All data processing and statistical analysis will be performed by ICES Analysts in SAS (SAS V.9.4, SAS Institute).
Patient and public involvement
The study consists of a retrospective analysis of secondary data collected from ICES linked databases. There will be no direct patient involvement.
Ethics and dissemination
The use of the data in this project is authorised under section 45 of Ontario’s Personal Health Information Protection Act and does not require review by a research ethics board. Results will be disseminated through conference presentations and in peer-reviewed journals. We will also organise an end-of-grant meeting with researchers, knowledge users and clinicians to review findings, discuss opportunities for further investigations, and identify the next steps for the development of clear guidelines on the postacute pathways.
While hip fractures are relatively common in older adults, we do not know how best to support their postacute care needs. There is little evidence regarding the types of rehabilitation care individuals should receive, and how the care received is influenced by clinical (eg, frailty) and non-clinical (eg, supports at home) characteristics. Neither is there evidence for what characteristics constitute effective rehabilitation, nor whether different patients would benefit from different rehabilitation services. This research fills these knowledge gaps by documenting variations in care and short-term and long-term outcomes postsurgery for hip fracture patients using linked population-level clinical and administrative databases held at ICES.
With the evidence generated by this study, we will begin the development of postacute pathways that will directly impact the care provided to these patients across the province as well as identify resource allocation based on the number of patients in a region. This research will support personalised decision-making around postacute care by identifying those patients most likely to benefit from specific types of rehabilitation.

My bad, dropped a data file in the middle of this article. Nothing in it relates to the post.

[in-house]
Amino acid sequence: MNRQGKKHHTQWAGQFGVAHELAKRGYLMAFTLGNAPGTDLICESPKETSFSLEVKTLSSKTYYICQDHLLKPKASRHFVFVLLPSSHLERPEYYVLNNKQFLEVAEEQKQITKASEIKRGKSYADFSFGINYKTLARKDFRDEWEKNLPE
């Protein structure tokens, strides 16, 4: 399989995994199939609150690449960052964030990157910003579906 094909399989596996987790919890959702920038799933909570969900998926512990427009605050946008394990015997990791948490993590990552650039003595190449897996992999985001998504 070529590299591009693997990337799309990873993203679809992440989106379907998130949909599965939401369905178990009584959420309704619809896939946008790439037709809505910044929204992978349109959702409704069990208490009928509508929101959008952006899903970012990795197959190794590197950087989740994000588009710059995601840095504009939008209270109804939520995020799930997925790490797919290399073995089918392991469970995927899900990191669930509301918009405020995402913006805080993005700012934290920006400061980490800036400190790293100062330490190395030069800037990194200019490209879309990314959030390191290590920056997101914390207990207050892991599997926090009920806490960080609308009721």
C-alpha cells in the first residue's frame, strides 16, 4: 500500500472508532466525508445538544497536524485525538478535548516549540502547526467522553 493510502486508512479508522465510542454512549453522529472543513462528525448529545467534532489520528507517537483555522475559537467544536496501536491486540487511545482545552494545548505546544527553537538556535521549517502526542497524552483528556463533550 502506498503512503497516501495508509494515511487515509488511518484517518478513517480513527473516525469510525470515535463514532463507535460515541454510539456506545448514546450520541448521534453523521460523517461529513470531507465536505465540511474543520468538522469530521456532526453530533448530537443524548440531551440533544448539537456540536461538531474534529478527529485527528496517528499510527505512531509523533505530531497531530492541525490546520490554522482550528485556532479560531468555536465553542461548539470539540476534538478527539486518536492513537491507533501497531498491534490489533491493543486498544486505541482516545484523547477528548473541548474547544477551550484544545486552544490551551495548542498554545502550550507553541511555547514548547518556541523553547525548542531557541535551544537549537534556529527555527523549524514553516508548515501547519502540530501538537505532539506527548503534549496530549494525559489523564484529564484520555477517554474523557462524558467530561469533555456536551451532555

Patient consent for publication
Contributors CB was responsible for drafting the manuscript. CB, CW, LT, DM, PT contributed to the proposed analytical plan. All authors (CB, SS, CW, LT, DM, SP, AH, PB, VF-M, RB, SP and PT) were involved in the design of the project and critically appraised and edited the manuscript. All authors (CB, SS, CW, LT, DM, SP, AH, PB, VF-M, RB, SP and PT) read and approved the final manuscript.
Funding Funding was received from the Bruyère Academic Medical Organisation (BAMO) Innovation fund (BAM-22-01).
Competing interests None declared.
Patient and public involvement Patients and/or the public were not involved in the design, or conduct, or reporting, or dissemination plans of this research.
Provenance and peer review Not commissioned; externally peer reviewed.